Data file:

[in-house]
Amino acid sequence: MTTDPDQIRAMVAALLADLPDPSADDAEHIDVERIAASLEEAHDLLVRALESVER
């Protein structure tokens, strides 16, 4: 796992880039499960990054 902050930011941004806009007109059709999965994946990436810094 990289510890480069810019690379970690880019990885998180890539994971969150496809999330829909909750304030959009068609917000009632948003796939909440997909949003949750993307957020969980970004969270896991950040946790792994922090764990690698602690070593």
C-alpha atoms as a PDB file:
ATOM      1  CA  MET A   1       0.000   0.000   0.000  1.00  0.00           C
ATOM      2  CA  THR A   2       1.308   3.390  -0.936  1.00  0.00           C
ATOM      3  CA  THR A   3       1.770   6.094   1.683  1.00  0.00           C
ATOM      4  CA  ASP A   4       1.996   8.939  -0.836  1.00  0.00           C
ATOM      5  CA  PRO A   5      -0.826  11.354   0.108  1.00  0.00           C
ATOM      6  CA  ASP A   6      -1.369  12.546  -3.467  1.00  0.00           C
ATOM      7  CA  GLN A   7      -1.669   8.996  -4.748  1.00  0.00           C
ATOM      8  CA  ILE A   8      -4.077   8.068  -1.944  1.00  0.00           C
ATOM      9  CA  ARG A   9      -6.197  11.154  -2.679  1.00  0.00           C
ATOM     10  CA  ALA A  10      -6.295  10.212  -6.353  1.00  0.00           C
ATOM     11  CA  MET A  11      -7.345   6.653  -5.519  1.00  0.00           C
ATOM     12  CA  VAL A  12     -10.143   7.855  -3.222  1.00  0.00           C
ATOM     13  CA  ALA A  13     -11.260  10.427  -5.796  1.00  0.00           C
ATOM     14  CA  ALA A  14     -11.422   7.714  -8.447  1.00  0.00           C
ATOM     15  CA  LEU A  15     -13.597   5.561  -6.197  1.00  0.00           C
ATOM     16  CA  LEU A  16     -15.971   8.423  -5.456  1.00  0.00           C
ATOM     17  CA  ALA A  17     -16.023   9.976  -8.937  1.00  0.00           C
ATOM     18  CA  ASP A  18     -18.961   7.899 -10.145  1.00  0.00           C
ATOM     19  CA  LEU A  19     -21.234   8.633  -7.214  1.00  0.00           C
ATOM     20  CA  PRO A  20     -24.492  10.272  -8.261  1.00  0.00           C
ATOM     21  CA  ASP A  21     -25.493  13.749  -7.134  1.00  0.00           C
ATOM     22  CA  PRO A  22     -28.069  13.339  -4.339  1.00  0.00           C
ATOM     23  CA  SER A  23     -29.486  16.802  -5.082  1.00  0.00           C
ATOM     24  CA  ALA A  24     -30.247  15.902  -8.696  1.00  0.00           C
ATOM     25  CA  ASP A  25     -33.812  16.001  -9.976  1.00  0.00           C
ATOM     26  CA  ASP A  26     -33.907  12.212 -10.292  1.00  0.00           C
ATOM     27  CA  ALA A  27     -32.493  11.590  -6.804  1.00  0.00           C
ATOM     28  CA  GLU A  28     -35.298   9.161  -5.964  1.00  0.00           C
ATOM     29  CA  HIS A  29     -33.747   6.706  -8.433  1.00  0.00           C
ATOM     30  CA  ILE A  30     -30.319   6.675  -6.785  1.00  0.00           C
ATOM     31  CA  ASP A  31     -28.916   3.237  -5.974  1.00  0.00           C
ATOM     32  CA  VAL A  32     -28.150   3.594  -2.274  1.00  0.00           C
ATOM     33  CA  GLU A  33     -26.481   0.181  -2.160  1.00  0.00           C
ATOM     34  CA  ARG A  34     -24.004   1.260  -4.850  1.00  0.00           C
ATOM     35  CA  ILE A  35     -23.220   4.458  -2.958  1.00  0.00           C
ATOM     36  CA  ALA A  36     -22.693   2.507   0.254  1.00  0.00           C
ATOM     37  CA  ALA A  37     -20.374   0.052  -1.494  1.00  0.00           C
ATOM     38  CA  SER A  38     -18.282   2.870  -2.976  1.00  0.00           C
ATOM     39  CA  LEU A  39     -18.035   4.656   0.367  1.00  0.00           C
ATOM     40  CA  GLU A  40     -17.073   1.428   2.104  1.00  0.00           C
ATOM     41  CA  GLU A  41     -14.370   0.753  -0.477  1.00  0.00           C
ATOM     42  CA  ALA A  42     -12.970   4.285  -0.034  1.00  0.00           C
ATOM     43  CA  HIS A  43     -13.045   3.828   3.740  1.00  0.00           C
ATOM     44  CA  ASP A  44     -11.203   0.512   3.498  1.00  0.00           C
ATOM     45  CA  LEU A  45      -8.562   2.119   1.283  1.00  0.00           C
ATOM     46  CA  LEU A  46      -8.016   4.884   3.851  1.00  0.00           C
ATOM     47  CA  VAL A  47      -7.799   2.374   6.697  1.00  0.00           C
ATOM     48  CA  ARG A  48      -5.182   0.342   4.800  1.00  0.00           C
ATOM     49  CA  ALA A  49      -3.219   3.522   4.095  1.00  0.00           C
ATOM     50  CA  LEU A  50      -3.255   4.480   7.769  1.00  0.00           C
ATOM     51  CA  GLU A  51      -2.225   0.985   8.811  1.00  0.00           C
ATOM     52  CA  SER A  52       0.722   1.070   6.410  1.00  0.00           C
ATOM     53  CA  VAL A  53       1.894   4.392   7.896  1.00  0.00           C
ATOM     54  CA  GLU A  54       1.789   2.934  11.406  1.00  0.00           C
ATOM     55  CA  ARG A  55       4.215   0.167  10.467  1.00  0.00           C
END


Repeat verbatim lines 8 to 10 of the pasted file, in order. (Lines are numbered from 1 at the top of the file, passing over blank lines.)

ATOM      4  CA  ASP A   4       1.996   8.939  -0.836  1.00  0.00           C
ATOM      5  CA  PRO A   5      -0.826  11.354   0.108  1.00  0.00           C
ATOM      6  CA  ASP A   6      -1.369  12.546  -3.467  1.00  0.00           C